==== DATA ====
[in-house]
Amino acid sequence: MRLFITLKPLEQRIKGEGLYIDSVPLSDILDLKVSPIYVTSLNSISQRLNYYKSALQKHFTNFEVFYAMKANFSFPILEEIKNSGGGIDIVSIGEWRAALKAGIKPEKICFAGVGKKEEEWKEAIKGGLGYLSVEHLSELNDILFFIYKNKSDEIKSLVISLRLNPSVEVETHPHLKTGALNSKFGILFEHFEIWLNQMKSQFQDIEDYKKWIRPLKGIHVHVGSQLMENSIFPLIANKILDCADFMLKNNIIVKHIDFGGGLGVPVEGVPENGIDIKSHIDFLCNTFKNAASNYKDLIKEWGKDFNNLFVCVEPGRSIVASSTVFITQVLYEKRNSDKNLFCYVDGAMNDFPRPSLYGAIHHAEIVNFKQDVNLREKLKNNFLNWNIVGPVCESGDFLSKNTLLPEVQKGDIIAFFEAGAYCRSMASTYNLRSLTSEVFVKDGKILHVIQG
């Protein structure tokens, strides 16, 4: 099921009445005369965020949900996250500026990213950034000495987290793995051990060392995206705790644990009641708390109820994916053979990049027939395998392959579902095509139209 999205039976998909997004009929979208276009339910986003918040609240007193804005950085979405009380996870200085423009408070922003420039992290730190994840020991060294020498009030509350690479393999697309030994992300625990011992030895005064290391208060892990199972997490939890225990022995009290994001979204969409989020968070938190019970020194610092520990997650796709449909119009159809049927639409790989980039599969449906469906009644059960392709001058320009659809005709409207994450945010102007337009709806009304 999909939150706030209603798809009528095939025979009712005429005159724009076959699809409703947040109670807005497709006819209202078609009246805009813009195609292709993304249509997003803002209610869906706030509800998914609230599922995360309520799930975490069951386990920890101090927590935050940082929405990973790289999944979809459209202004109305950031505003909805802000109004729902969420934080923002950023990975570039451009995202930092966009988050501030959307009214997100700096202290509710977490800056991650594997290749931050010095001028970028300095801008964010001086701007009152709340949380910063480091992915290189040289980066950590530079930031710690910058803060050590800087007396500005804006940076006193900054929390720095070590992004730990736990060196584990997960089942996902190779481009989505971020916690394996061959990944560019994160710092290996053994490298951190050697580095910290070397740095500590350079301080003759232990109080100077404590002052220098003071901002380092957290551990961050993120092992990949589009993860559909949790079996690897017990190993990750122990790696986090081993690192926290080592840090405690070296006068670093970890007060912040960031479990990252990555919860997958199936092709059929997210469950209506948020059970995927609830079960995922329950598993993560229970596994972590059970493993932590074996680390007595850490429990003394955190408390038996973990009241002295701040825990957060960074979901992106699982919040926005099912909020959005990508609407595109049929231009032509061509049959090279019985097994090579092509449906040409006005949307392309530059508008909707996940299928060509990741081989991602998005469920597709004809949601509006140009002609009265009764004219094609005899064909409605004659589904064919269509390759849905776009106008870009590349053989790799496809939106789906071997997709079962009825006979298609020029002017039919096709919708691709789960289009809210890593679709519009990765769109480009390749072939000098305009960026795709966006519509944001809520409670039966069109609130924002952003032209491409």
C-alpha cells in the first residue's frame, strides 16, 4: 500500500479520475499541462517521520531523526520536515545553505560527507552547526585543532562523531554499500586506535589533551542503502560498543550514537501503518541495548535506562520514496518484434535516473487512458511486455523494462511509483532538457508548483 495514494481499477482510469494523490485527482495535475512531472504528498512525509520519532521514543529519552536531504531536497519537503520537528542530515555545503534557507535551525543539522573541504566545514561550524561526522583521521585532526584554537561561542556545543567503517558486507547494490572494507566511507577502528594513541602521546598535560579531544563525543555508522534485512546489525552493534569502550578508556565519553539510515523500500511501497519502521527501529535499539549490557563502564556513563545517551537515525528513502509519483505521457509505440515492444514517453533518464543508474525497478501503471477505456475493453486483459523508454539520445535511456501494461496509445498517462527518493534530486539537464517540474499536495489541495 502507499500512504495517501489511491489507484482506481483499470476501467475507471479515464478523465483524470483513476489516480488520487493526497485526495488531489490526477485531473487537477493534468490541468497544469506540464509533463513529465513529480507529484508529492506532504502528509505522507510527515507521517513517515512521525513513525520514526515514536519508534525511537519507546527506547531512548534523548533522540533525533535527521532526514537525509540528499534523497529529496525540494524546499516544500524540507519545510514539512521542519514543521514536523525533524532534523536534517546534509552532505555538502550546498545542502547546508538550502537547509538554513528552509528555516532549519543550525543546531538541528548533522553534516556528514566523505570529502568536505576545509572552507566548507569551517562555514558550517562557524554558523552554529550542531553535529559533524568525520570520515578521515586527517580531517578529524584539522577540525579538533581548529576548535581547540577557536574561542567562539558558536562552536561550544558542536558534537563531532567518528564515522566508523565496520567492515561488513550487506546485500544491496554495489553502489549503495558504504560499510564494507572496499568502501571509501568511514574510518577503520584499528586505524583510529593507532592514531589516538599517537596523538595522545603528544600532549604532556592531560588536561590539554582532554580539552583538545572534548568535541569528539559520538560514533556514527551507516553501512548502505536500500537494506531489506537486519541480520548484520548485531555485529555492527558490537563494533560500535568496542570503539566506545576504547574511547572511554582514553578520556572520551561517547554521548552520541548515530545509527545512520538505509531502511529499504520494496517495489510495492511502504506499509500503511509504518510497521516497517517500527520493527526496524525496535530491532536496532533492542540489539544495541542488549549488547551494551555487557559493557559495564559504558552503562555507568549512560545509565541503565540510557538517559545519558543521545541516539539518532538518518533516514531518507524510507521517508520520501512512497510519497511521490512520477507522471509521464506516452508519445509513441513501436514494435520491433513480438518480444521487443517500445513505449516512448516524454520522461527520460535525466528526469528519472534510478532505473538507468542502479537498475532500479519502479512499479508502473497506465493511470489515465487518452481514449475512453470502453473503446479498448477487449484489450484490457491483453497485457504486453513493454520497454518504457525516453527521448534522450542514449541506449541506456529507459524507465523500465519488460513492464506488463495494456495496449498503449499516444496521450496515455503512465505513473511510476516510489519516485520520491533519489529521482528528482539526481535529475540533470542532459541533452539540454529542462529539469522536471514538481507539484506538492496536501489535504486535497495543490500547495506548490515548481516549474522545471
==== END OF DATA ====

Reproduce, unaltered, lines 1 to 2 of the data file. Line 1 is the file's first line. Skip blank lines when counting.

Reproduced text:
[in-house]
Amino acid sequence: MRLFITLKPLEQRIKGEGLYIDSVPLSDILDLKVSPIYVTSLNSISQRLNYYKSALQKHFTNFEVFYAMKANFSFPILEEIKNSGGGIDIVSIGEWRAALKAGIKPEKICFAGVGKKEEEWKEAIKGGLGYLSVEHLSELNDILFFIYKNKSDEIKSLVISLRLNPSVEVETHPHLKTGALNSKFGILFEHFEIWLNQMKSQFQDIEDYKKWIRPLKGIHVHVGSQLMENSIFPLIANKILDCADFMLKNNIIVKHIDFGGGLGVPVEGVPENGIDIKSHIDFLCNTFKNAASNYKDLIKEWGKDFNNLFVCVEPGRSIVASSTVFITQVLYEKRNSDKNLFCYVDGAMNDFPRPSLYGAIHHAEIVNFKQDVNLREKLKNNFLNWNIVGPVCESGDFLSKNTLLPEVQKGDIIAFFEAGAYCRSMASTYNLRSLTSEVFVKDGKILHVIQG